This paper is about the 1943 Los Angeles Zoot suit Riots. These riots lasted for five days and were fought between the city’s young Mexican-American population and U.S. servicemen who were in the city. The name comes from a popular style that many young Mexican-Americans in L.A. wore at the time called the zoot suit. The Zoot Suit Riots was one of the most important moments in Chicano history. Throughout the riots as well as sometime afterward, many who were in the city at the time tried to discern its origins. The local newspapers, the Los Angeles Police Department, Mexican-Americans, city officials, as well as some activists at the time, all expressed their own ideas about what caused the riots. For the most part they each blamed one or two factors for the riots but never themselves. In the end they wound up not being completely wrong or right. Thanks to extensive research we know today that the riots were not caused by one or even two factors like many claimed at the time. Instead, there were seemingly separate factors working together over a number of years in a huge causal web that eventually resulted in the Zoot Suit Riots.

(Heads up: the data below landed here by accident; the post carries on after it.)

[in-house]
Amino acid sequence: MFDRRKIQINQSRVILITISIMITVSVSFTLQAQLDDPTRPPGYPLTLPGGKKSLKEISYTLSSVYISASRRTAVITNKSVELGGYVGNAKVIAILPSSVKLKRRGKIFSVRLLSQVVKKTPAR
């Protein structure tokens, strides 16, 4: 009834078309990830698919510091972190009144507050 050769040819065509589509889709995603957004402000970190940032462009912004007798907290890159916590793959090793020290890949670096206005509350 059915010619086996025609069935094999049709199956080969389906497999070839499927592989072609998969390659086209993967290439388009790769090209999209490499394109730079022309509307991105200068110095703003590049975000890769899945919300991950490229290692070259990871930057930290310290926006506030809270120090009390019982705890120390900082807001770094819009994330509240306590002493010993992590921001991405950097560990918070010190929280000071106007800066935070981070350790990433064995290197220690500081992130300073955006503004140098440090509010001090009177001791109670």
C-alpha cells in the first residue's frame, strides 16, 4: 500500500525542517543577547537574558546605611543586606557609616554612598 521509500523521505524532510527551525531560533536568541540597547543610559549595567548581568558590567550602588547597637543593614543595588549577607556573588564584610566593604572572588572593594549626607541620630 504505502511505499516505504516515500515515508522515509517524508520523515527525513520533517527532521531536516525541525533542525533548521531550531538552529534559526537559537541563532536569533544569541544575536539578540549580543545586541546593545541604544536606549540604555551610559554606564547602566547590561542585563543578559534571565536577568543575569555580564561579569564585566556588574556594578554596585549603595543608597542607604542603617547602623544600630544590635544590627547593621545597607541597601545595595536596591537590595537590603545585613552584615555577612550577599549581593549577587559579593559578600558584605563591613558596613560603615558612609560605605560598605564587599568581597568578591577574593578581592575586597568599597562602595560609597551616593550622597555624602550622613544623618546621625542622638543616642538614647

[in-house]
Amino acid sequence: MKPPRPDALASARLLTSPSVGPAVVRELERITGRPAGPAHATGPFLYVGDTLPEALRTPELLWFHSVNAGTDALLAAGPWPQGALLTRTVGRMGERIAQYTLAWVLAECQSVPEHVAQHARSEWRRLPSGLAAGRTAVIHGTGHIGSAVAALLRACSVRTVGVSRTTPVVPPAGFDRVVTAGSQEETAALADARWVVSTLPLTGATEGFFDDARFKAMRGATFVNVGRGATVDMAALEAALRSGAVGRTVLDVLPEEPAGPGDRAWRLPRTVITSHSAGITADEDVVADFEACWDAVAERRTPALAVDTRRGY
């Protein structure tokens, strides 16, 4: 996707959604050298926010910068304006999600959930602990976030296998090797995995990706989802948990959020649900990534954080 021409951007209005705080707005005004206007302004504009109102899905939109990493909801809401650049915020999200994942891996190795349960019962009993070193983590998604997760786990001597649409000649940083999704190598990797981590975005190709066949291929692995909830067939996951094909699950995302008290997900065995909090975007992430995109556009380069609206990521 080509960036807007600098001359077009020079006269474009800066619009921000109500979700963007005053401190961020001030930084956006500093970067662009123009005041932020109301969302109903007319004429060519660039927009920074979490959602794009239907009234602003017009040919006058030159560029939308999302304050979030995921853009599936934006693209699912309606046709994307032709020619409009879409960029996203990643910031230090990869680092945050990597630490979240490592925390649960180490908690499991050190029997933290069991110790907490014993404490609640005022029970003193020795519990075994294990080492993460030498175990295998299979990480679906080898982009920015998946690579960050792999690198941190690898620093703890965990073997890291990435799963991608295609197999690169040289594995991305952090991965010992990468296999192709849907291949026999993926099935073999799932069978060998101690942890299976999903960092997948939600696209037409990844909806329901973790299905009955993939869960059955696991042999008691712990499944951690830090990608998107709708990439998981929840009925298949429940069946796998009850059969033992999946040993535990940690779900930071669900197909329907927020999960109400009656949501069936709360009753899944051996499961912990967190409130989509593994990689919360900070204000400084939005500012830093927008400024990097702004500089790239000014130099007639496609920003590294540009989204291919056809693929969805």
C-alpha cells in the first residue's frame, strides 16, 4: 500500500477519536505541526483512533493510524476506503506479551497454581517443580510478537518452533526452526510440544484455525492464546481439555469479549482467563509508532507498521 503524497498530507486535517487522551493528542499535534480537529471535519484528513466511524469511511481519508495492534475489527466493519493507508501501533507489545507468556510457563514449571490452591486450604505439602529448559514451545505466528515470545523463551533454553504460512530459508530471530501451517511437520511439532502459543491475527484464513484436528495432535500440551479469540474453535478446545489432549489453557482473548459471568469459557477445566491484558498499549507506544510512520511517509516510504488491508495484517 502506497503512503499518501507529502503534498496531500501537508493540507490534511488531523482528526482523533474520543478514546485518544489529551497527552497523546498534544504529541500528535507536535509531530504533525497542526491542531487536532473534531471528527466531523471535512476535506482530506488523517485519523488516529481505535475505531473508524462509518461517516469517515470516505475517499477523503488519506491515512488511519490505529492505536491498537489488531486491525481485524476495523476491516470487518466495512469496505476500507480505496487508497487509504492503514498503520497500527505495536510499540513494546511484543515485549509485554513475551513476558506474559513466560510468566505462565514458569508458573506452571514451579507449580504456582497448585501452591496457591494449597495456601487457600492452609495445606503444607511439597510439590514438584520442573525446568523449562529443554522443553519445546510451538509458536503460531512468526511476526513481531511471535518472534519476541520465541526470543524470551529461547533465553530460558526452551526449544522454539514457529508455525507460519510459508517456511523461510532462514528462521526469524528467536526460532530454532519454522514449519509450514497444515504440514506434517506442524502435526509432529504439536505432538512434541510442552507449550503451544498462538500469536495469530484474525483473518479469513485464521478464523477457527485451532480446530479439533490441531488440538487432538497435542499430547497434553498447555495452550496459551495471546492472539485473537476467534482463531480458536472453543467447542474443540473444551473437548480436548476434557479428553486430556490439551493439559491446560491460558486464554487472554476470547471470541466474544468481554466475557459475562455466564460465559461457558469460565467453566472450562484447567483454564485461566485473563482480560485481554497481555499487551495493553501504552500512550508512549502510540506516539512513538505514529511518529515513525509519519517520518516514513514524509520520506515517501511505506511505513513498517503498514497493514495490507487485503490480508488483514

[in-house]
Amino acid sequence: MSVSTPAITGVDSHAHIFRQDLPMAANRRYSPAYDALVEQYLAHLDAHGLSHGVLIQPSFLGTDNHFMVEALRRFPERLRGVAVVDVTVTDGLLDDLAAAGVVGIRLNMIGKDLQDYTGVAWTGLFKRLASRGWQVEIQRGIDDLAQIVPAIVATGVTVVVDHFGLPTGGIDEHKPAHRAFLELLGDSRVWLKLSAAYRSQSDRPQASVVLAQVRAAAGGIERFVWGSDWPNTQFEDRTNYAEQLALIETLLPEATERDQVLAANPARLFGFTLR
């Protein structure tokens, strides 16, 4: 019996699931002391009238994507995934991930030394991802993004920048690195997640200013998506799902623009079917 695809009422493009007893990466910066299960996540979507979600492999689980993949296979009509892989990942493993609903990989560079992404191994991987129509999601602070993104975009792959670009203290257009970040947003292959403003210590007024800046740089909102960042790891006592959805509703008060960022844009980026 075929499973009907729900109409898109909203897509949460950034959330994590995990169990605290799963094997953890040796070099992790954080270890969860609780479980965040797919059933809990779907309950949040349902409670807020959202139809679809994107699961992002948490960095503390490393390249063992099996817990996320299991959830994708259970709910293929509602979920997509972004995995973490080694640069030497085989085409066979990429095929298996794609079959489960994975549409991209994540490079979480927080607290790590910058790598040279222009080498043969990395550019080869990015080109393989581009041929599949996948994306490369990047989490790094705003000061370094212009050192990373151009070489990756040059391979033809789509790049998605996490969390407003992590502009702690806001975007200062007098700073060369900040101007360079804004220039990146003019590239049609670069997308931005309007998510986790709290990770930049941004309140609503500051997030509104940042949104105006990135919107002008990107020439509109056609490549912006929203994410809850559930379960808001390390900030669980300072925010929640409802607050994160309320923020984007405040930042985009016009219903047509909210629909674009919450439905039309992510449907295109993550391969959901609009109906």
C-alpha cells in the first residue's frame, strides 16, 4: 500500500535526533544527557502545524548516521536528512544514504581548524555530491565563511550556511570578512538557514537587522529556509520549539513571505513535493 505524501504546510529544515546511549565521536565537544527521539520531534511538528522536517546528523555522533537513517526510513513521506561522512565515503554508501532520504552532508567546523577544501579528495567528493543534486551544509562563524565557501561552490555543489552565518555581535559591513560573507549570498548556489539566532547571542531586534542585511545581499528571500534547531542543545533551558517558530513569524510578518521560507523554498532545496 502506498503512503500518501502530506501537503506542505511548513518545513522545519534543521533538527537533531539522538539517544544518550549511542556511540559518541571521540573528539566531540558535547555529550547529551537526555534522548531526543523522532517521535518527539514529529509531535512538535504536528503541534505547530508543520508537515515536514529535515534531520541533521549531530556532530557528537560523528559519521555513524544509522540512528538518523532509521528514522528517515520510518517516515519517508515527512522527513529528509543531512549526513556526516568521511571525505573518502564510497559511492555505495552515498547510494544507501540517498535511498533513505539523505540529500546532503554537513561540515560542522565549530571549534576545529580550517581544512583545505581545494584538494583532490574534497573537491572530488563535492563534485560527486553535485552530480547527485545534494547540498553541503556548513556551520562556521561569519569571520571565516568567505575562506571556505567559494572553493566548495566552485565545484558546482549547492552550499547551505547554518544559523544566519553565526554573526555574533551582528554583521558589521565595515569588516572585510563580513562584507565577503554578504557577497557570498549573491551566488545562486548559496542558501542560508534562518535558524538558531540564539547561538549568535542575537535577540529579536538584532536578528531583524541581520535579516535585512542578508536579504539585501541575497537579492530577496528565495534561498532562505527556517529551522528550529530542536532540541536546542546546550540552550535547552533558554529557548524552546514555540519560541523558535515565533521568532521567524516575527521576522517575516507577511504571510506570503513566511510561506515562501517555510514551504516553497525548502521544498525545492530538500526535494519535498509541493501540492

"Threads of the Zoot Suit Riots: How the initial explanations for the riots hold up today,"
Voces Novae: Vol. 10
, Article 4.
Available at: https://digitalcommons.chapman.edu/vocesnovae/vol10/iss1/4